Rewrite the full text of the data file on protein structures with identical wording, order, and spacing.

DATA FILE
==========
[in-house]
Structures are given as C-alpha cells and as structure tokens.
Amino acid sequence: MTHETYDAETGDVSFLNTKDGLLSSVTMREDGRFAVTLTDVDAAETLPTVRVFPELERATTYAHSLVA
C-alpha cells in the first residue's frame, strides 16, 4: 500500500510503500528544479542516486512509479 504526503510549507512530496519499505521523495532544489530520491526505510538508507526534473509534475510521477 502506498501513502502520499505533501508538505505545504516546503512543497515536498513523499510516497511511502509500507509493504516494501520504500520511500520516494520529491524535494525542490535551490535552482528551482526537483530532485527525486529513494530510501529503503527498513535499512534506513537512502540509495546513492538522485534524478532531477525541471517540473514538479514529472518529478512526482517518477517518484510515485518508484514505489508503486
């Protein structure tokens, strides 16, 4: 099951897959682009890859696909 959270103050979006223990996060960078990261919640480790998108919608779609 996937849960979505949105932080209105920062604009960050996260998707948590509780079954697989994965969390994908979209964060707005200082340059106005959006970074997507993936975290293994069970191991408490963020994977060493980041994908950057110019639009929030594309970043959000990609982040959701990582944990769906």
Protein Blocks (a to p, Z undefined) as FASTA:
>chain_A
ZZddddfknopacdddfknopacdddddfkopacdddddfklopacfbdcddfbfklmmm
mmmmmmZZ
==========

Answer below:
[in-house]
Structures are given as C-alpha cells and as structure tokens.
Amino acid sequence: MTHETYDAETGDVSFLNTKDGLLSSVTMREDGRFAVTLTDVDAAETLPTVRVFPELERATTYAHSLVA
C-alpha cells in the first residue's frame, strides 16, 4: 500500500510503500528544479542516486512509479 504526503510549507512530496519499505521523495532544489530520491526505510538508507526534473509534475510521477 502506498501513502502520499505533501508538505505545504516546503512543497515536498513523499510516497511511502509500507509493504516494501520504500520511500520516494520529491524535494525542490535551490535552482528551482526537483530532485527525486529513494530510501529503503527498513535499512534506513537512502540509495546513492538522485534524478532531477525541471517540473514538479514529472518529478512526482517518477517518484510515485518508484514505489508503486
């Protein structure tokens, strides 16, 4: 099951897959682009890859696909 959270103050979006223990996060960078990261919640480790998108919608779609 996937849960979505949105932080209105920062604009960050996260998707948590509780079954697989994965969390994908979209964060707005200082340059106005959006970074997507993936975290293994069970191991408490963020994977060493980041994908950057110019639009929030594309970043959000990609982040959701990582944990769906």
Protein Blocks (a to p, Z undefined) as FASTA:
>chain_A
ZZddddfknopacdddfknopacdddddfkopacdddddfklopacfbdcddfbfklmmm
mmmmmmZZ